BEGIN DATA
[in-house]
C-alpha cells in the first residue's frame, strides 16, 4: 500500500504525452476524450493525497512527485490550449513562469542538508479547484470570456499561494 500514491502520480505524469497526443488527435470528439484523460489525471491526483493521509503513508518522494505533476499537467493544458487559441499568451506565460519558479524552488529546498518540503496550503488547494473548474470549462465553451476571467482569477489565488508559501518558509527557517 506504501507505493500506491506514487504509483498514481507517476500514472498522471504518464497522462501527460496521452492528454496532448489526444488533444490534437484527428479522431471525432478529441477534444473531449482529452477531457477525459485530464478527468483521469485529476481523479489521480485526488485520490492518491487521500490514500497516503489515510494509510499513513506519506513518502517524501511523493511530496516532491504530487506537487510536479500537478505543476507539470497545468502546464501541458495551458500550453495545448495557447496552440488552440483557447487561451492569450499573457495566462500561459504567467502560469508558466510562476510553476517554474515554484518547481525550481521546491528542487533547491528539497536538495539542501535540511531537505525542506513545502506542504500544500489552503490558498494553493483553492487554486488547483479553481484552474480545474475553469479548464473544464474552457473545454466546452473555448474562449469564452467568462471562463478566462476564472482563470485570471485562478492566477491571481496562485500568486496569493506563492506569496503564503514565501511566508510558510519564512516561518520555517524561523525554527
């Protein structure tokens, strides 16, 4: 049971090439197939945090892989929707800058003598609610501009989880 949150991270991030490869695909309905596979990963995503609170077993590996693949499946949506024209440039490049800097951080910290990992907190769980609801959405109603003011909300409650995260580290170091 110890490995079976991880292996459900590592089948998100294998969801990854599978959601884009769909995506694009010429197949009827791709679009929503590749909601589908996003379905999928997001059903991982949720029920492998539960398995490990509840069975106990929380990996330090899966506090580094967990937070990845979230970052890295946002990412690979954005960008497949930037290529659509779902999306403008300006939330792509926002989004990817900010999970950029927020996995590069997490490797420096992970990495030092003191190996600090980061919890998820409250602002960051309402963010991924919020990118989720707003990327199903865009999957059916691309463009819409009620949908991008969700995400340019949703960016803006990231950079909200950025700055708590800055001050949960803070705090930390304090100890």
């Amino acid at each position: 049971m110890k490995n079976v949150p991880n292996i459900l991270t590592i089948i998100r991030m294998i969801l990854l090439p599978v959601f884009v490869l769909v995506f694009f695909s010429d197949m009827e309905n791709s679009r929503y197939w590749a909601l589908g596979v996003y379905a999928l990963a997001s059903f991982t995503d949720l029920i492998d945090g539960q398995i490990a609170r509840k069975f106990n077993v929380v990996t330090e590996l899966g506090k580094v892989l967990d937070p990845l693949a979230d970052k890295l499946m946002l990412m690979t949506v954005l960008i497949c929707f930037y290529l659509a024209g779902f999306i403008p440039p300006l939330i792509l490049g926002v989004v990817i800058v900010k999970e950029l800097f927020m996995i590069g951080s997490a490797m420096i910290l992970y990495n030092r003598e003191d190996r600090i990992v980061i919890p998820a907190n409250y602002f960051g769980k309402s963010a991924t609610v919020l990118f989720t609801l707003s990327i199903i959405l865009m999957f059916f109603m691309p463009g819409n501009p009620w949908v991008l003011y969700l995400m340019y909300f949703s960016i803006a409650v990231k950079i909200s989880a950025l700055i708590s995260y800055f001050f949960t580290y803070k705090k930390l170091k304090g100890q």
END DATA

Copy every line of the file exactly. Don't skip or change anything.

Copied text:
[in-house]
C-alpha cells in the first residue's frame, strides 16, 4: 500500500504525452476524450493525497512527485490550449513562469542538508479547484470570456499561494 500514491502520480505524469497526443488527435470528439484523460489525471491526483493521509503513508518522494505533476499537467493544458487559441499568451506565460519558479524552488529546498518540503496550503488547494473548474470549462465553451476571467482569477489565488508559501518558509527557517 506504501507505493500506491506514487504509483498514481507517476500514472498522471504518464497522462501527460496521452492528454496532448489526444488533444490534437484527428479522431471525432478529441477534444473531449482529452477531457477525459485530464478527468483521469485529476481523479489521480485526488485520490492518491487521500490514500497516503489515510494509510499513513506519506513518502517524501511523493511530496516532491504530487506537487510536479500537478505543476507539470497545468502546464501541458495551458500550453495545448495557447496552440488552440483557447487561451492569450499573457495566462500561459504567467502560469508558466510562476510553476517554474515554484518547481525550481521546491528542487533547491528539497536538495539542501535540511531537505525542506513545502506542504500544500489552503490558498494553493483553492487554486488547483479553481484552474480545474475553469479548464473544464474552457473545454466546452473555448474562449469564452467568462471562463478566462476564472482563470485570471485562478492566477491571481496562485500568486496569493506563492506569496503564503514565501511566508510558510519564512516561518520555517524561523525554527
């Protein structure tokens, strides 16, 4: 049971090439197939945090892989929707800058003598609610501009989880 949150991270991030490869695909309905596979990963995503609170077993590996693949499946949506024209440039490049800097951080910290990992907190769980609801959405109603003011909300409650995260580290170091 110890490995079976991880292996459900590592089948998100294998969801990854599978959601884009769909995506694009010429197949009827791709679009929503590749909601589908996003379905999928997001059903991982949720029920492998539960398995490990509840069975106990929380990996330090899966506090580094967990937070990845979230970052890295946002990412690979954005960008497949930037290529659509779902999306403008300006939330792509926002989004990817900010999970950029927020996995590069997490490797420096992970990495030092003191190996600090980061919890998820409250602002960051309402963010991924919020990118989720707003990327199903865009999957059916691309463009819409009620949908991008969700995400340019949703960016803006990231950079909200950025700055708590800055001050949960803070705090930390304090100890």
């Amino acid at each position: 049971m110890k490995n079976v949150p991880n292996i459900l991270t590592i089948i998100r991030m294998i969801l990854l090439p599978v959601f884009v490869l769909v995506f694009f695909s010429d197949m009827e309905n791709s679009r929503y197939w590749a909601l589908g596979v996003y379905a999928l990963a997001s059903f991982t995503d949720l029920i492998d945090g539960q398995i490990a609170r509840k069975f106990n077993v929380v990996t330090e590996l899966g506090k580094v892989l967990d937070p990845l693949a979230d970052k890295l499946m946002l990412m690979t949506v954005l960008i497949c929707f930037y290529l659509a024209g779902f999306i403008p440039p300006l939330i792509l490049g926002v989004v990817i800058v900010k999970e950029l800097f927020m996995i590069g951080s997490a490797m420096i910290l992970y990495n030092r003598e003191d190996r600090i990992v980061i919890p998820a907190n409250y602002f960051g769980k309402s963010a991924t609610v919020l990118f989720t609801l707003s990327i199903i959405l865009m999957f059916f109603m691309p463009g819409n501009p009620w949908v991008l003011y969700l995400m340019y909300f949703s960016i803006a409650v990231k950079i909200s989880a950025l700055i708590s995260y800055f001050f949960t580290y803070k705090k930390l170091k304090g100890q």